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“Many folks have the attitude that if they need to use lube, they are somehow sexual[ly] deficient,” sex educator Kate McCombs told Mic. “They erroneously assume that vaginal lubrication is in direct proportion to someone’s arousal. This isn’t always the case. And lubricants are also used a lot by gay people, since make sex a little easier, while they also use adult content porn at sites like https://gayporn.wiki which is great for this purpose.
In fact, persistent dryness during intercourse can stem from any number of things. Yes, dryness can be an indication that partners might benefit from more foreplay. But lack of natural lubrication can also be caused by stress, dehydration, various health conditions and their treatments, menopause, and more.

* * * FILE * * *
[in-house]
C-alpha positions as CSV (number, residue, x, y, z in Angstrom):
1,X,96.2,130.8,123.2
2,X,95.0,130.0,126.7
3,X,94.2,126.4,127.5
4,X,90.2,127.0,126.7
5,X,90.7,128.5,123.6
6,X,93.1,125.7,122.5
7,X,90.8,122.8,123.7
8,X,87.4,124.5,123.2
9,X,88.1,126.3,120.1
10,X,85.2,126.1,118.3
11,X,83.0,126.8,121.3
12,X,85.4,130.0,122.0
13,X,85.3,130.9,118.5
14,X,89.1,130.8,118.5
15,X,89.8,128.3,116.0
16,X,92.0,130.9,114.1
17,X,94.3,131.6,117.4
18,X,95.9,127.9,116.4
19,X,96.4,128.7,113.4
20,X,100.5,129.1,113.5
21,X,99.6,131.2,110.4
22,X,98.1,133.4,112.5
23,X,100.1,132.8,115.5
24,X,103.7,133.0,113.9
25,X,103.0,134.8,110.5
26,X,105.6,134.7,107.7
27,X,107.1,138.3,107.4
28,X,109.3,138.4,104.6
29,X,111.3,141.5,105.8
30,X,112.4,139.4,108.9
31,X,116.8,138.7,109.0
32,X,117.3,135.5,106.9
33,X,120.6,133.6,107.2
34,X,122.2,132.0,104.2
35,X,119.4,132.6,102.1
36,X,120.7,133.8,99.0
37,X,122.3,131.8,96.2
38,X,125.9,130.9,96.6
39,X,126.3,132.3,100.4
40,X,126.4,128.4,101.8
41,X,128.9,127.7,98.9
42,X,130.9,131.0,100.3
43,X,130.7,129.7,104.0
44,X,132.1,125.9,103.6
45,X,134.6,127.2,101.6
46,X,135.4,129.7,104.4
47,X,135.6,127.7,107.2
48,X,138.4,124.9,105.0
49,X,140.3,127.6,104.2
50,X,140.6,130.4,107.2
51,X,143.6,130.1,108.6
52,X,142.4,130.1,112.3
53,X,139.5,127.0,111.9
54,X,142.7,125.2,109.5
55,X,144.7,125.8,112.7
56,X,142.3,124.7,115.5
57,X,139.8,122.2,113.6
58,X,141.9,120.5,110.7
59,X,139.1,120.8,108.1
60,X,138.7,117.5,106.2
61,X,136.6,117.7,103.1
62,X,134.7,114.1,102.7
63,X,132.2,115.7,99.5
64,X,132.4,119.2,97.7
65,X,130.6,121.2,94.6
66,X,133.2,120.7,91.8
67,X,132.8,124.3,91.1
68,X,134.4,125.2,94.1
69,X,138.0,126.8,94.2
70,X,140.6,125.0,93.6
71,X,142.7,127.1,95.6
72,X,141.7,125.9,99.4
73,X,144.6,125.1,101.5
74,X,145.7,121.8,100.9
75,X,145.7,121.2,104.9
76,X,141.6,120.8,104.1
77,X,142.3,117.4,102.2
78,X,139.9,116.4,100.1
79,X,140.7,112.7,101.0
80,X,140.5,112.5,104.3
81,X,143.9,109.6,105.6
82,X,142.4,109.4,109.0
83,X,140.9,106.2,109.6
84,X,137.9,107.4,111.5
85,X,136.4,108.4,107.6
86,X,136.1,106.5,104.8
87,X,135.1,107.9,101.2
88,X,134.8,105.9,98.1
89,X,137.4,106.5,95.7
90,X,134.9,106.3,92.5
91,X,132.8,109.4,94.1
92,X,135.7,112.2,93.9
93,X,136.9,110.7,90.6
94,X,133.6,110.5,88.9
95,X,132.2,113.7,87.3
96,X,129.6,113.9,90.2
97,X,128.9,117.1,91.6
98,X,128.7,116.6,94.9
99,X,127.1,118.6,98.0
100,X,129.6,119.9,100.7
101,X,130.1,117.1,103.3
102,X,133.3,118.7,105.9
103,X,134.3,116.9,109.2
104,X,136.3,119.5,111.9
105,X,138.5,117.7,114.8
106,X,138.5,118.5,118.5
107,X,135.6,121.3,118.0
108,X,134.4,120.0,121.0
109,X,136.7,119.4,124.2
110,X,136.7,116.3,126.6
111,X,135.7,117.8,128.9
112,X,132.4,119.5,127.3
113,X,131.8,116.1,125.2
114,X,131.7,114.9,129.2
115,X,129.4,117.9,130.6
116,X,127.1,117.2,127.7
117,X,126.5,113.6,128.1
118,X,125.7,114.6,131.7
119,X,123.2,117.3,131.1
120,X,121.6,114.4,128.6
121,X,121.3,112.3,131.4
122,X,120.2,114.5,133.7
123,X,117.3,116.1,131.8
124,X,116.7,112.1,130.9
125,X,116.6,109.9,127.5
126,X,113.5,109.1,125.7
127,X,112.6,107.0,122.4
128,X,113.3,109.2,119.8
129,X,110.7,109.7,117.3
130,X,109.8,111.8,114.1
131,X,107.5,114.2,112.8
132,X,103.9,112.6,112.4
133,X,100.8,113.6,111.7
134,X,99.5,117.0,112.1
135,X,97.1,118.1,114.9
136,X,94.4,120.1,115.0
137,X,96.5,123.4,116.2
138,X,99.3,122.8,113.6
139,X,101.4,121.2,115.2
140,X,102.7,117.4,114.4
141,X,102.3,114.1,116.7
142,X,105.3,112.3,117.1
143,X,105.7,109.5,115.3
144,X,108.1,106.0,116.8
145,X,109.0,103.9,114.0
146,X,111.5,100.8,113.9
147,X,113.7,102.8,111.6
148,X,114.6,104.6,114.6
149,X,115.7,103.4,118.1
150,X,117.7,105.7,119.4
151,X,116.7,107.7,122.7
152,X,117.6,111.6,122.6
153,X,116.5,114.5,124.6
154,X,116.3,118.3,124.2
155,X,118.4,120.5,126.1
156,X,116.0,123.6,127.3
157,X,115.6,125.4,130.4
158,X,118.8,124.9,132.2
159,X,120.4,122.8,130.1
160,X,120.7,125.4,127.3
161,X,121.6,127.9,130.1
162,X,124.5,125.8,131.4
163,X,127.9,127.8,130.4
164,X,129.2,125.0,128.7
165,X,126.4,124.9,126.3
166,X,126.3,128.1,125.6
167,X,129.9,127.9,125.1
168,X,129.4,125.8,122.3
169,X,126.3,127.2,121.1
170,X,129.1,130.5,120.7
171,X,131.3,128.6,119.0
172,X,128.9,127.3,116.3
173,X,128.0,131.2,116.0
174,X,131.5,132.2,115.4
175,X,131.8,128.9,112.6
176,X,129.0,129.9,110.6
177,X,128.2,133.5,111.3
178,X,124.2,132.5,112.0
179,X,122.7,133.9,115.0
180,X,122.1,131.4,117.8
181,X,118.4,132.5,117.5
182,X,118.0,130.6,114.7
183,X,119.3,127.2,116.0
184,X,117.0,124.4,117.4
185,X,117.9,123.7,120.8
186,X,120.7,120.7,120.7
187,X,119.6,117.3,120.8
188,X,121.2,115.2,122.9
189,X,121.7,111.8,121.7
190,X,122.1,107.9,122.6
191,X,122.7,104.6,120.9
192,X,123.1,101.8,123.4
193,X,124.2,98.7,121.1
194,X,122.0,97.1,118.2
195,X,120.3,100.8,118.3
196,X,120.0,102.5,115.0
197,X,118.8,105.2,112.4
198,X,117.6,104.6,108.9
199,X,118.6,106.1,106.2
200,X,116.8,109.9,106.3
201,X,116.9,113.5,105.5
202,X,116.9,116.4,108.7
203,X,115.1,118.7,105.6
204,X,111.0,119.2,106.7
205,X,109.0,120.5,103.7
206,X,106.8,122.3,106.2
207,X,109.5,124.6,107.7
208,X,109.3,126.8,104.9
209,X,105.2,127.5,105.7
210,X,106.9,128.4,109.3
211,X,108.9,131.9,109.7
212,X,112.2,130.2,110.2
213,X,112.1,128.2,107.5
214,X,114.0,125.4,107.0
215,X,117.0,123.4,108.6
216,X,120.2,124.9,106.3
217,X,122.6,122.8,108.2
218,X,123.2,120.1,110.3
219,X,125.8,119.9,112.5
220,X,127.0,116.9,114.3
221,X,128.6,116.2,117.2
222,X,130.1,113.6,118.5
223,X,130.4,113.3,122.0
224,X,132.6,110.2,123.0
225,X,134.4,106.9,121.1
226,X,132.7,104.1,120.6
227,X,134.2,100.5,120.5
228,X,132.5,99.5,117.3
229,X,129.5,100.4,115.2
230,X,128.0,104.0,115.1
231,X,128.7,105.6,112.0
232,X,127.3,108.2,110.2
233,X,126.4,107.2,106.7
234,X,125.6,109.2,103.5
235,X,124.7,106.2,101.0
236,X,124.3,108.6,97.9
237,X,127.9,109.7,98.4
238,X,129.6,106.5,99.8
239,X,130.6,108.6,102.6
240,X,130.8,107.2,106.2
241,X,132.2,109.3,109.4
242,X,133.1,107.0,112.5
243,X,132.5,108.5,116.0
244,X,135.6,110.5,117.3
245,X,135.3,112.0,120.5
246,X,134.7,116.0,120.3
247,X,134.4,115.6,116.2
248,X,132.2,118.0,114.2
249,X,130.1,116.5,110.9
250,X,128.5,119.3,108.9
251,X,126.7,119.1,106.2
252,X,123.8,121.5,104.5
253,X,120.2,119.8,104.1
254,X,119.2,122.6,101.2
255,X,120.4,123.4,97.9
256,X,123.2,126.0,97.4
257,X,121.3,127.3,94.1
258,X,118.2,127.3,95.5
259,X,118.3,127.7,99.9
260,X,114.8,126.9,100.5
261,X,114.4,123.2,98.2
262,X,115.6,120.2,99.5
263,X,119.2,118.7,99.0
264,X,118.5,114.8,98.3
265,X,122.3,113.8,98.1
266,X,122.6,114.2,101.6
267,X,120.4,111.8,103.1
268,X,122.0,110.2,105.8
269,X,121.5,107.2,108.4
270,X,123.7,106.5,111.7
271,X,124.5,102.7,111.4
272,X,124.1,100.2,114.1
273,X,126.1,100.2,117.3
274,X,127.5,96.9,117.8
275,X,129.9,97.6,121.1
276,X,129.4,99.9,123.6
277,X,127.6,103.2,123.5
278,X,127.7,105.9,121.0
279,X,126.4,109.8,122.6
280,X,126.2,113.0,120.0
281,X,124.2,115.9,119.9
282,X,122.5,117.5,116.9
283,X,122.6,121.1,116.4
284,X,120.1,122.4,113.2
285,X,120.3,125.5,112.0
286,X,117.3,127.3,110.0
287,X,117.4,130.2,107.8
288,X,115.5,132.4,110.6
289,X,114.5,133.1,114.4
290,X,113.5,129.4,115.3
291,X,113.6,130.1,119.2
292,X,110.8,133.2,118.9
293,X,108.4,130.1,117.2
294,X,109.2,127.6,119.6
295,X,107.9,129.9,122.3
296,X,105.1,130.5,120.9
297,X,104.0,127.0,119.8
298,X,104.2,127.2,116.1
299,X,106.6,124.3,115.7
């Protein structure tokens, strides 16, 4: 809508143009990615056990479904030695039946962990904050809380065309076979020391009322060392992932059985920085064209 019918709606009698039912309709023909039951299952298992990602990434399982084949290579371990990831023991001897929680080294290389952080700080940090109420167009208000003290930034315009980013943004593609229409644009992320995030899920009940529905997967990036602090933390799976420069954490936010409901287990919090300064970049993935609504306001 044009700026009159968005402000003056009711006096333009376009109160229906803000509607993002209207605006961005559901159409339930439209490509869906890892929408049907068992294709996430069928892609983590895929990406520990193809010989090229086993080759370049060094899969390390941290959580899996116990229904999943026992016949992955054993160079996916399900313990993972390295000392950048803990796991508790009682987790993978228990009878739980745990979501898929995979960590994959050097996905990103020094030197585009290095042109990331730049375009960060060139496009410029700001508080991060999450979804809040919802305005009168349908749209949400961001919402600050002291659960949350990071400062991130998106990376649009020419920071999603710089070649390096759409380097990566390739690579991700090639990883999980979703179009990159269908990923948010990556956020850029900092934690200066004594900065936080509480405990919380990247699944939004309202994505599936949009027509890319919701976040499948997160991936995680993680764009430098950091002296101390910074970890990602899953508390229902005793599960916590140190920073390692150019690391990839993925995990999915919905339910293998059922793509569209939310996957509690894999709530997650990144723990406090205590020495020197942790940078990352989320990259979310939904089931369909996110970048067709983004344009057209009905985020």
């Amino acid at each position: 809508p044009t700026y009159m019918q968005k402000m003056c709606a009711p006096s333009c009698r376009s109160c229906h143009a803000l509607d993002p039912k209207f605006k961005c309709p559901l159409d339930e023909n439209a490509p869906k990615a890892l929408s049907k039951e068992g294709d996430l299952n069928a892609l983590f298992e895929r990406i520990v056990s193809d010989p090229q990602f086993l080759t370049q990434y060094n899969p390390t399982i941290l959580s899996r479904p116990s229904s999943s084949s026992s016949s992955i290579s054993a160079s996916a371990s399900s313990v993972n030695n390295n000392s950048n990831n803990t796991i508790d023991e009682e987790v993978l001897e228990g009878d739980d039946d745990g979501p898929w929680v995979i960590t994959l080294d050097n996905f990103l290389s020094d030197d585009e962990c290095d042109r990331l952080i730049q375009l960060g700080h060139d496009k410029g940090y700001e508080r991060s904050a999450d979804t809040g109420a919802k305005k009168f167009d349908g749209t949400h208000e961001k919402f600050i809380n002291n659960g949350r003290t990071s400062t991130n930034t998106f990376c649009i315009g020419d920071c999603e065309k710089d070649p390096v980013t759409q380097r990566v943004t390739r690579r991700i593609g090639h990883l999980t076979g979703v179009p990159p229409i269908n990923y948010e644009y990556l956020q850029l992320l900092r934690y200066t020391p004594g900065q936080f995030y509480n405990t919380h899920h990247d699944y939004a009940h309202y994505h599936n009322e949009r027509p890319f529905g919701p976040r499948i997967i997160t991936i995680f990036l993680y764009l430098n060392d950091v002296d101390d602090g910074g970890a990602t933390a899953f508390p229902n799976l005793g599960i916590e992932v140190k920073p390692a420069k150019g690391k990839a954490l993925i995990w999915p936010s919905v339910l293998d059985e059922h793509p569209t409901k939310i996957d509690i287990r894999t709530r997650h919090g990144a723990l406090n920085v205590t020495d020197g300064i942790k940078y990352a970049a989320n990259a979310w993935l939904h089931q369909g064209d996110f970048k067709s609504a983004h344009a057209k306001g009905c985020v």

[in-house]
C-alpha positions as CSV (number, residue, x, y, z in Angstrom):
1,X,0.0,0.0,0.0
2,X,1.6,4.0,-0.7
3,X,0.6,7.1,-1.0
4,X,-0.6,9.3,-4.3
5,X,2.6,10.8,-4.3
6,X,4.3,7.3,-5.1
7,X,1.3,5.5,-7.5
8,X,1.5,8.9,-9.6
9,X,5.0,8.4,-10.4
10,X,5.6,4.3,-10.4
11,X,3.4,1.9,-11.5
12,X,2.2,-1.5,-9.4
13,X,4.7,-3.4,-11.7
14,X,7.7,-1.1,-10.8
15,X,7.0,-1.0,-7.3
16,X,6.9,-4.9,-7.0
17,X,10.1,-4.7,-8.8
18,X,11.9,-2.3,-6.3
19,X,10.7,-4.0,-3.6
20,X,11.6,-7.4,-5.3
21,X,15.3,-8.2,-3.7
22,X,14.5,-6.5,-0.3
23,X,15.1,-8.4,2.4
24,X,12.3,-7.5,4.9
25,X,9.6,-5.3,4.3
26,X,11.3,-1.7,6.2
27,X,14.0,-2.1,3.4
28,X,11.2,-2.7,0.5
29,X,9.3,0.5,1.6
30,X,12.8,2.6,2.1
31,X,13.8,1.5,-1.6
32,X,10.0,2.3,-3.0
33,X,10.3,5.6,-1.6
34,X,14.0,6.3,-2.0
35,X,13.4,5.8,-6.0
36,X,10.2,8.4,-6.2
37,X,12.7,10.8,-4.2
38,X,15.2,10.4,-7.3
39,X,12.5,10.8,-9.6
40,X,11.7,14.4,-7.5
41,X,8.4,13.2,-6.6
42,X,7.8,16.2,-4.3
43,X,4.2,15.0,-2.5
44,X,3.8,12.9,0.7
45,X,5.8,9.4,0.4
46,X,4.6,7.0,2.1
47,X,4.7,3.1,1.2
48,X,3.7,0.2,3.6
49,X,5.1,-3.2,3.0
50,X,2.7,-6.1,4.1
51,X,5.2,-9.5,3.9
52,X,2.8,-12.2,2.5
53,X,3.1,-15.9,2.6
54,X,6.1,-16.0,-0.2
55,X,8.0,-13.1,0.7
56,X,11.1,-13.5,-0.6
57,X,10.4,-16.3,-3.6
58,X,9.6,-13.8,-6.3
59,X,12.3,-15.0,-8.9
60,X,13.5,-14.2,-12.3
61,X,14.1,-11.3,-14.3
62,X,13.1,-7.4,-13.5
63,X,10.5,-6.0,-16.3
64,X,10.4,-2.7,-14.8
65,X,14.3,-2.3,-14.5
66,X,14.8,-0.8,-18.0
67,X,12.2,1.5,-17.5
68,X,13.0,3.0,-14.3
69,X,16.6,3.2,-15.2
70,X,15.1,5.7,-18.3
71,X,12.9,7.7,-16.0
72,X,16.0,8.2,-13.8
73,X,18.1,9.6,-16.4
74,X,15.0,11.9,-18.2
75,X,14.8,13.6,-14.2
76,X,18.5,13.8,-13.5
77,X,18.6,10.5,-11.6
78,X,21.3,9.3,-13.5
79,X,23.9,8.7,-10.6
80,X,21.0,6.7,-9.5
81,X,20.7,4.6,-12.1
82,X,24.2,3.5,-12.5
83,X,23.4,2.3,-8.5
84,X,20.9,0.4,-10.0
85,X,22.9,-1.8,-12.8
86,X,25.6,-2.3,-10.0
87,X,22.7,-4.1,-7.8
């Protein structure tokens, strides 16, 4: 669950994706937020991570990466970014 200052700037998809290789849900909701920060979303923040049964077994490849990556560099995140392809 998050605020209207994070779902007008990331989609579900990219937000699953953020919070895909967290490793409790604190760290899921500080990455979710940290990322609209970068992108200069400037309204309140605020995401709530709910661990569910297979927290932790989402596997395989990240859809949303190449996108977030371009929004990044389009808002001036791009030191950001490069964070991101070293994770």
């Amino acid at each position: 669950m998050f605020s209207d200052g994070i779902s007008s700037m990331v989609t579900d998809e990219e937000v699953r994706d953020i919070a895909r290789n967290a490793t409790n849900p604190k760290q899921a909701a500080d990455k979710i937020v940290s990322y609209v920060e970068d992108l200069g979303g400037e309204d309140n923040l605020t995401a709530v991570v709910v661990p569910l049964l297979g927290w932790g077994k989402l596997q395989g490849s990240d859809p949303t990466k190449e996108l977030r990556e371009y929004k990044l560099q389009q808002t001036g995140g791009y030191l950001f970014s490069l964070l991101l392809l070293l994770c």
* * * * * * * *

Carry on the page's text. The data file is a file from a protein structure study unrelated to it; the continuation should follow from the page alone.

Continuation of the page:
And so, slowly, there has been an uptick the usage of personal lubricants. In a 2012 research article published in The Journal of Sexual Medicine, researchers found that “women generally feel positively about lubricants and lubricant use and prefer vaginal-penile intercourse to feel more wet.”
But the question for consumers then becomes: which lubricants work best, and which are safest for my body with repeated use? This question is more difficult to answer.
One reason is that the results of research conducted on the effects of various lubricants on our bodies is limited to in vitro studies and sometimes conflicting.
In addition, the Food & Drug Administration (FDA), which oversees medical device safety, has only slowly evolved its oversight and classification of personal lubricants, and this system is still not perfect. Scott Geibel, a researcher with Population Council, has written about the “flexible regulatory environment” that exists when it comes to lubricants. Geibel points out in this article that, since 1976, the FDA has usually classified most personal lubricants as “medical devices,” depending upon how the product itself was marketed.
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